SIFF 2024: Saturn Return (***)

By Dennis Hartley

(Originally posted on Digby’s Hullabaloo on May 11, 2024)

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The unsolved mysteries of romantic relationships and musical partnerships are commensurate.  For example, what drives two or more musicians to form a band? What sparks the attraction? Why does the band/creative partnership often break up? Why do human relationships in general almost seem engineered to fail? Is the culprit self-sabotage; i.e., does a fear of success and a fear of romantic intimacy represent two sides of the same coin? And most importantly, why are there so many songs written about failed relationships? Such questions form the crux of Isaki Lacuesta and Pol Rodríguez’s nonfiction drama, inspired by the Spanish indie band Los Planetas.

The story focuses on the creation of the band’s third album (1998’s Una Semana en el Motor de un Autobús); a period when the band was in turmoil. The female bassist has recently quit to pursue her interest in another field, the guitarist is struggling with substance abuse, and the lead singer has a creative block. To add to the pressure, they’ve been invited to record their next album in New York with a notable producer. The directors take a similar tack to Gus Van Sant’s Last Days; painting an intimate and impressionistic portrait. Excellent performances by all, accompanied by an atmospheric psychedelia soundtrack.

SIFF 2024: The Missing(***)

By Dennis Hartley

(Originally posted on Digby’s Hullabaloo on May 11, 2024)

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Writer-director Carl Joseph Papa uses a combination of rotoscoping and hand-drawn animation for this semi-autobiographical drama (the Philippines’ first animated Oscars submission for Best International Feature). A young gay animator who has been mute since childhood suffers a break from reality after discovering his uncle’s body during a wellness check. As the young man comes to grips with suppressed memories, what ensues is an honest, raw, and emotional look at the effects of childhood trauma.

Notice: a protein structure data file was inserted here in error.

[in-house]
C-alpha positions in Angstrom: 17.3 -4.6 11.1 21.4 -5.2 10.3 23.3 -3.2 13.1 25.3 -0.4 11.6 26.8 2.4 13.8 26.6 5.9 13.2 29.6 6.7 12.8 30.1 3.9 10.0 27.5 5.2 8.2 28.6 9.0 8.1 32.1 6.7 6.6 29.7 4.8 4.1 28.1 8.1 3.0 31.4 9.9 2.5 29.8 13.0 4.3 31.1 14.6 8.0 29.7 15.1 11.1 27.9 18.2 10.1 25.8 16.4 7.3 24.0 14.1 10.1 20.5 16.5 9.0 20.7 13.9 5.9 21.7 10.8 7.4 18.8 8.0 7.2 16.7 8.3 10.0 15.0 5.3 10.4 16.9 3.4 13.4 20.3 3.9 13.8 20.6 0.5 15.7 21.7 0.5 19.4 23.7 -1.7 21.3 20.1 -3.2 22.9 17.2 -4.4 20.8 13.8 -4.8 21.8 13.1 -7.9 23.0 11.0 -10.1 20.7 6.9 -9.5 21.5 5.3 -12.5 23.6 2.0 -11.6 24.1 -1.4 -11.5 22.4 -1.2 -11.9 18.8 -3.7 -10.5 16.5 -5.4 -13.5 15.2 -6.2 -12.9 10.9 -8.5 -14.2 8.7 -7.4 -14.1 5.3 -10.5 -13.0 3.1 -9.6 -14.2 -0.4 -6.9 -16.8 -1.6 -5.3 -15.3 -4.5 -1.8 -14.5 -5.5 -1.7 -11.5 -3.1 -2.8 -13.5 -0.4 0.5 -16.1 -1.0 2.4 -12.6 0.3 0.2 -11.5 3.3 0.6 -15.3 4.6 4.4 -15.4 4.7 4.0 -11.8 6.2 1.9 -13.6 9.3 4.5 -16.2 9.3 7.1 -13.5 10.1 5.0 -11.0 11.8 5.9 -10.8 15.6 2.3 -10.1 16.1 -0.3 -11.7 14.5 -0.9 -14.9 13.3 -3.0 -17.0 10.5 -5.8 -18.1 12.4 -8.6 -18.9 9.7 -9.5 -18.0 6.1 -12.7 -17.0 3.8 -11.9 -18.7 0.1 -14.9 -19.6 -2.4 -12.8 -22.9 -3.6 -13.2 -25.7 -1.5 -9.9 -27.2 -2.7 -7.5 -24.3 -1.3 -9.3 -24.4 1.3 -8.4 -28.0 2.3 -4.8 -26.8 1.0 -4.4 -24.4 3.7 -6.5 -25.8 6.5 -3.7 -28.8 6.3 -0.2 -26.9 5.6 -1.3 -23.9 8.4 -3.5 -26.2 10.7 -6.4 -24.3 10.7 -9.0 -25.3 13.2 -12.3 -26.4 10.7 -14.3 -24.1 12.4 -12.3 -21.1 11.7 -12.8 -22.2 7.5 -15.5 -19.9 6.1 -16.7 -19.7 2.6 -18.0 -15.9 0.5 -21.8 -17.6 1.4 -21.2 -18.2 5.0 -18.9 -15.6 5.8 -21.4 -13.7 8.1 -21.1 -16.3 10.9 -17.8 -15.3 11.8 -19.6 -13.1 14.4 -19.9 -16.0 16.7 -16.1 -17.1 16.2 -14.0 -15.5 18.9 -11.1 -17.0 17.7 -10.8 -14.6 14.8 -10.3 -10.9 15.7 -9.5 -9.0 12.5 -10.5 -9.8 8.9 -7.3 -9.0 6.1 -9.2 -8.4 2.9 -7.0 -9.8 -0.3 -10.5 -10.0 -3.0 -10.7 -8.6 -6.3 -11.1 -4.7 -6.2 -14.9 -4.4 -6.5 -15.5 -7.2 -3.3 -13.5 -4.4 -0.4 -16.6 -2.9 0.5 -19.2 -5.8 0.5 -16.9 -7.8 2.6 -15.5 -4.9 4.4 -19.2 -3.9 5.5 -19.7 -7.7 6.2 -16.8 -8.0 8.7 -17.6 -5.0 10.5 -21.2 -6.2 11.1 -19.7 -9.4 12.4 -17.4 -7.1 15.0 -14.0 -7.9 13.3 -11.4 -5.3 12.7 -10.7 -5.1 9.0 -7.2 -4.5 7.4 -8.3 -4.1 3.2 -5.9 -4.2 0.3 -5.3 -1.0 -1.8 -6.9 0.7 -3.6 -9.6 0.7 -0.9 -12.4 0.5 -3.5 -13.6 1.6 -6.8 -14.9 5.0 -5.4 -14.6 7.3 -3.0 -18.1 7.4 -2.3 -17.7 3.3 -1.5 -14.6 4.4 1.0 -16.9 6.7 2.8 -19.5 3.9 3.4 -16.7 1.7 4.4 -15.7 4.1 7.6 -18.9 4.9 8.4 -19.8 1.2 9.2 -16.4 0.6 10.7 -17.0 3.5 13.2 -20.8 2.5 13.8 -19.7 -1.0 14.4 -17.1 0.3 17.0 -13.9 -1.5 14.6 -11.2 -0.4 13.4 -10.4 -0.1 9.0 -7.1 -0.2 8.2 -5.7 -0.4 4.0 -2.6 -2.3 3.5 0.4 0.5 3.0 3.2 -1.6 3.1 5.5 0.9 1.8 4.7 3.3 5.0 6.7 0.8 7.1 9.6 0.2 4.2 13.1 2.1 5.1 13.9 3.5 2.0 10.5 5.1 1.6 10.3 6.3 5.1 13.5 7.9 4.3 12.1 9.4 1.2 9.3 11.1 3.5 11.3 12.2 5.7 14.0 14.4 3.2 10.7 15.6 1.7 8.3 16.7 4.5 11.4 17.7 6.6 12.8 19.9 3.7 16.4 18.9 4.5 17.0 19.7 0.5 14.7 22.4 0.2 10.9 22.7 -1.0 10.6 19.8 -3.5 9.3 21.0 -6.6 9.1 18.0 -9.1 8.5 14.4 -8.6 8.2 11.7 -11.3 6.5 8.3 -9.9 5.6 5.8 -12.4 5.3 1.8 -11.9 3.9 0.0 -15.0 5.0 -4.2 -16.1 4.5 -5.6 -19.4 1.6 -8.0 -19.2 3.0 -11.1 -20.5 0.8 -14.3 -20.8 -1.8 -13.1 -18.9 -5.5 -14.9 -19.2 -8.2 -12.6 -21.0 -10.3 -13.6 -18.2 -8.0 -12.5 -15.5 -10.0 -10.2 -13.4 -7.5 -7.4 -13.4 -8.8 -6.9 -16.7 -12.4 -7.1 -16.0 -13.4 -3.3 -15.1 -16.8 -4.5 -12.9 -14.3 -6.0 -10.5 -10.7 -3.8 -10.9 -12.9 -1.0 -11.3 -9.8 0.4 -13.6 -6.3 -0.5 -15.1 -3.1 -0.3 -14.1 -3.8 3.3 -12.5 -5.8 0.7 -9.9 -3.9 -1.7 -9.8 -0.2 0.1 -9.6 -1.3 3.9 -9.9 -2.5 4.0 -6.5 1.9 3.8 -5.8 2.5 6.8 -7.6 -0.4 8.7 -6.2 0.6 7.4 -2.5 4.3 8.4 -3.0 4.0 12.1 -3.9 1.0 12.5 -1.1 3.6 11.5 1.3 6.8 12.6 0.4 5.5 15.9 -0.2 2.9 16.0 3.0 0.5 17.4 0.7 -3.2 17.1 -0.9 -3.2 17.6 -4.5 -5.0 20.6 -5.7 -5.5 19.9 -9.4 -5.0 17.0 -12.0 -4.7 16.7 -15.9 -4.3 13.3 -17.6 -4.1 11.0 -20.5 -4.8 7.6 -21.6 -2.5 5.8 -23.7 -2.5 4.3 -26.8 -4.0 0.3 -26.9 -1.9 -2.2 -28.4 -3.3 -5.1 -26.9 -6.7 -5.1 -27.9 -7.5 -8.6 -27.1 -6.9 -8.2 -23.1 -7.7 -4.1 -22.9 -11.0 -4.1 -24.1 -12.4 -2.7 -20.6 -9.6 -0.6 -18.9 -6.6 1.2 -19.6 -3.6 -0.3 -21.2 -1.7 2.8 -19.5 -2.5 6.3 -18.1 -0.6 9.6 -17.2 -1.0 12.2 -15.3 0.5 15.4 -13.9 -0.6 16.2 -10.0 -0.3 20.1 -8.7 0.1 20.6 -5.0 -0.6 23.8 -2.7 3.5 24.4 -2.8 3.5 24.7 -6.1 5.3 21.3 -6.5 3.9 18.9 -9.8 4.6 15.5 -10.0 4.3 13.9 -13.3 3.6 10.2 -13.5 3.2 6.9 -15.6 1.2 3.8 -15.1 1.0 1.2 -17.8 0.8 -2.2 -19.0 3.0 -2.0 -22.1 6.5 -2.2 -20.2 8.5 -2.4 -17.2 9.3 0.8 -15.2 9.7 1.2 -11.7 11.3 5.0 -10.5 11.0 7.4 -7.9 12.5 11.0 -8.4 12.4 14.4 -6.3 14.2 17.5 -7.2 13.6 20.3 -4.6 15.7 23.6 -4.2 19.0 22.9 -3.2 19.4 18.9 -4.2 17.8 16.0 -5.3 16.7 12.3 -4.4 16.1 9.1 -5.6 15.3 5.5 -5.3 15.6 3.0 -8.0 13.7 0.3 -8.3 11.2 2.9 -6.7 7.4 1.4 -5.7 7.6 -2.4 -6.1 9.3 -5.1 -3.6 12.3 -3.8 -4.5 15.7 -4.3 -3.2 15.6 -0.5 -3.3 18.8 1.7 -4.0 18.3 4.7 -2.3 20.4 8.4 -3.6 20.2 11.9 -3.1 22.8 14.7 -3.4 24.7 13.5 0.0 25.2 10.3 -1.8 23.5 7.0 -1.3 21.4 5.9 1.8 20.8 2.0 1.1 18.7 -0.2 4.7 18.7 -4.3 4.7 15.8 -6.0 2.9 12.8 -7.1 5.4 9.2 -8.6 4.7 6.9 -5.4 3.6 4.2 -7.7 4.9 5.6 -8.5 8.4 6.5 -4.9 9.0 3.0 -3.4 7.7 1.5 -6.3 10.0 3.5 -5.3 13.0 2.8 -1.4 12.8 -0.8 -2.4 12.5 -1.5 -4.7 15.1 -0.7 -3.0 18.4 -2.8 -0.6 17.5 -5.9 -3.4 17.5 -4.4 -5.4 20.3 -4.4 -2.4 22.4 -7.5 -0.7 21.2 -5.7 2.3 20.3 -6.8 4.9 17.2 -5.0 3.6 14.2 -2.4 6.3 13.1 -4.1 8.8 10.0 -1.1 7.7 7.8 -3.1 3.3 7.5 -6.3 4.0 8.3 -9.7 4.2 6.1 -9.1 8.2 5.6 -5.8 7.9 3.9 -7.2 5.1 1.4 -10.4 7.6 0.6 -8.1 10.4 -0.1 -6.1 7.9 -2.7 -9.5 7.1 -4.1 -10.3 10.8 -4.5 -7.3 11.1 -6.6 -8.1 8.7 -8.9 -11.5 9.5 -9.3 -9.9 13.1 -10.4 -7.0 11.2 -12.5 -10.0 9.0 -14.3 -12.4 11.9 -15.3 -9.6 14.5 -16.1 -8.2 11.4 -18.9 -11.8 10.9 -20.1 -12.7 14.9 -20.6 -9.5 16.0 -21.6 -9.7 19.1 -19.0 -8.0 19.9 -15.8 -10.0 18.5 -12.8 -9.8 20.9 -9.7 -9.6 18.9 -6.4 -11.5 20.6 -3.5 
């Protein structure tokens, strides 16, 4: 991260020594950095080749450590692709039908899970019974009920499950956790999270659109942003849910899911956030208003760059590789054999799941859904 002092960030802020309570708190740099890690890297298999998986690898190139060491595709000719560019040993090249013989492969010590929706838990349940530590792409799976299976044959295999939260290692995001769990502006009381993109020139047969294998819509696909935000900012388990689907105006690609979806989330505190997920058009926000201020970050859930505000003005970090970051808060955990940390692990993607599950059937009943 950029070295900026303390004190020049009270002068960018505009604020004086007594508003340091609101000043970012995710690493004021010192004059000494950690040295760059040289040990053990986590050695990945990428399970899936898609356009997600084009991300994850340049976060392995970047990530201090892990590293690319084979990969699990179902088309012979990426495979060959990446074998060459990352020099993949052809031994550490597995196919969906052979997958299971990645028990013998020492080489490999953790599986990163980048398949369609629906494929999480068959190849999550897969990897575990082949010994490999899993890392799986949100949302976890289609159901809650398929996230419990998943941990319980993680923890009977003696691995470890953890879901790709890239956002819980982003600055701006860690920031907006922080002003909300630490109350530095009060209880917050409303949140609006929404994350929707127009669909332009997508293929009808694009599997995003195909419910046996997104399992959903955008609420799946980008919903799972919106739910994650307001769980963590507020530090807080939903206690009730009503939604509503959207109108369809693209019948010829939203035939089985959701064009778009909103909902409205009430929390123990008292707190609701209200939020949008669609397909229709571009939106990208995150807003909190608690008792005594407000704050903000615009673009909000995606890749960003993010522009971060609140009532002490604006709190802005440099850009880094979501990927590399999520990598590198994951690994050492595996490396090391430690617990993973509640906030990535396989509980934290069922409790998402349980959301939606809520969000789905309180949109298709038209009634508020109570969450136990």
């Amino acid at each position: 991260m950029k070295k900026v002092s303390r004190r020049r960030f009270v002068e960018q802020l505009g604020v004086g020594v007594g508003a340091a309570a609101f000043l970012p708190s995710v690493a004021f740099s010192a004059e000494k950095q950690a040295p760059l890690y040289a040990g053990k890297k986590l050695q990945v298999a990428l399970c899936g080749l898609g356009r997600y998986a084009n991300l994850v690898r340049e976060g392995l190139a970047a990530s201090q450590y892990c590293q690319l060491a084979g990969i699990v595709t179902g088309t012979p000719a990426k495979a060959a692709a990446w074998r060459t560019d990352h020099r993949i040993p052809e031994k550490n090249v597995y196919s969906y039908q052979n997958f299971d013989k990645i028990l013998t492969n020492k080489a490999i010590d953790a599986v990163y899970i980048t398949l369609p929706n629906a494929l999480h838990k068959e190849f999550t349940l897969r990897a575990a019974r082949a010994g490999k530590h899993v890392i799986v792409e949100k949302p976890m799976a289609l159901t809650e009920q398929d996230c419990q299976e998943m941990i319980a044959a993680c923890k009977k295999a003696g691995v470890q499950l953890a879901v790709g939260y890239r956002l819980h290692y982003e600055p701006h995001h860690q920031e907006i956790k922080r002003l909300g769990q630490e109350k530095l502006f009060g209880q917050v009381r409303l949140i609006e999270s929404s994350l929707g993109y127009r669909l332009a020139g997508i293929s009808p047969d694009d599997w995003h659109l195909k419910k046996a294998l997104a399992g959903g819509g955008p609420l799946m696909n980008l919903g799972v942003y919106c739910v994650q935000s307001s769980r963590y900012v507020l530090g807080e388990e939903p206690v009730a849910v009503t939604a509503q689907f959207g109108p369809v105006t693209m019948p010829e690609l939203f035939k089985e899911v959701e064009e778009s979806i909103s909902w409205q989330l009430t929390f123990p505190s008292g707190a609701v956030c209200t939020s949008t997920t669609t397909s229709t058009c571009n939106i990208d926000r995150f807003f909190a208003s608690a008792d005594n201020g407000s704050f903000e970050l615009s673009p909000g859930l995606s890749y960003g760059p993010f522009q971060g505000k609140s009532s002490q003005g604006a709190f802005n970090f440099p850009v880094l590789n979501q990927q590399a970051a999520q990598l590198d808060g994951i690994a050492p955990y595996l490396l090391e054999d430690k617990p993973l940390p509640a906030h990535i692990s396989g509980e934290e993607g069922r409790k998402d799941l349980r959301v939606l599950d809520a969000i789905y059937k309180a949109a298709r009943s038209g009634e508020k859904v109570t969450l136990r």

SIFF 2024: I Told You So (**1/2)

By Dennis Hartley

(Originally posted on Digby’s Hullabaloo on May 11, 2024)

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Set in Rome during a freakish January heatwave, writer-director Ginevra Elkann’s network narrative (reminiscent of P.T. Anderson’s Magnolia) follows the travails of several characters in crisis: an alcoholic mother who has lost custody of her little girl, a faded 80s porn actress coming to grips with her mortality, a bulimic young woman who provides elder care for a woman with a shopping addiction, and an American ex-pat priest struggling with his junkie past. As the heat rises, so does the angst.  Episodic; despite a fine cast and some nicely played scenes, the narrative threads never quite gelled for me.

SIFF 2024: In Our Day (***)

By Dennis Hartley

(Originally posted on Digby’s Hullabaloo on May 11, 2024)

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Look in the dictionary under “quiet observation”, and you’ll find a print of auteur Hong Sang-soo’s character study of two artists (a 40-ish actress and an aging poet), each at a crossroads in their creative journey. Sang-soo’s beautifully constructed narrative chugs along at the speed of life; I understand that this may induce drowsiness with some viewers-but the devil is in the details, and those who pay close attention to them will be richly rewarded.

SIFF 2024: Hitchcock’s Pro-Nazi Film? (***)

By Dennis Hartley

(Originally posted on Digby’s Hullabaloo on May 11, 2024)

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I’ve always considered Alfred Hitchcock’s1944 war drama Lifeboat (about a small group of passengers who survive the sinking of their vessel by a U-boat) as a sharply observed microcosm of the human condition. However, Daphné Baiwir’s documentary sheds a different light, recalling a critical backlash from some who condemned the film as pro-German (an aspect I had never really considered before). A fascinating look at Hollywood in the 1940s, and the effects of war hysteria.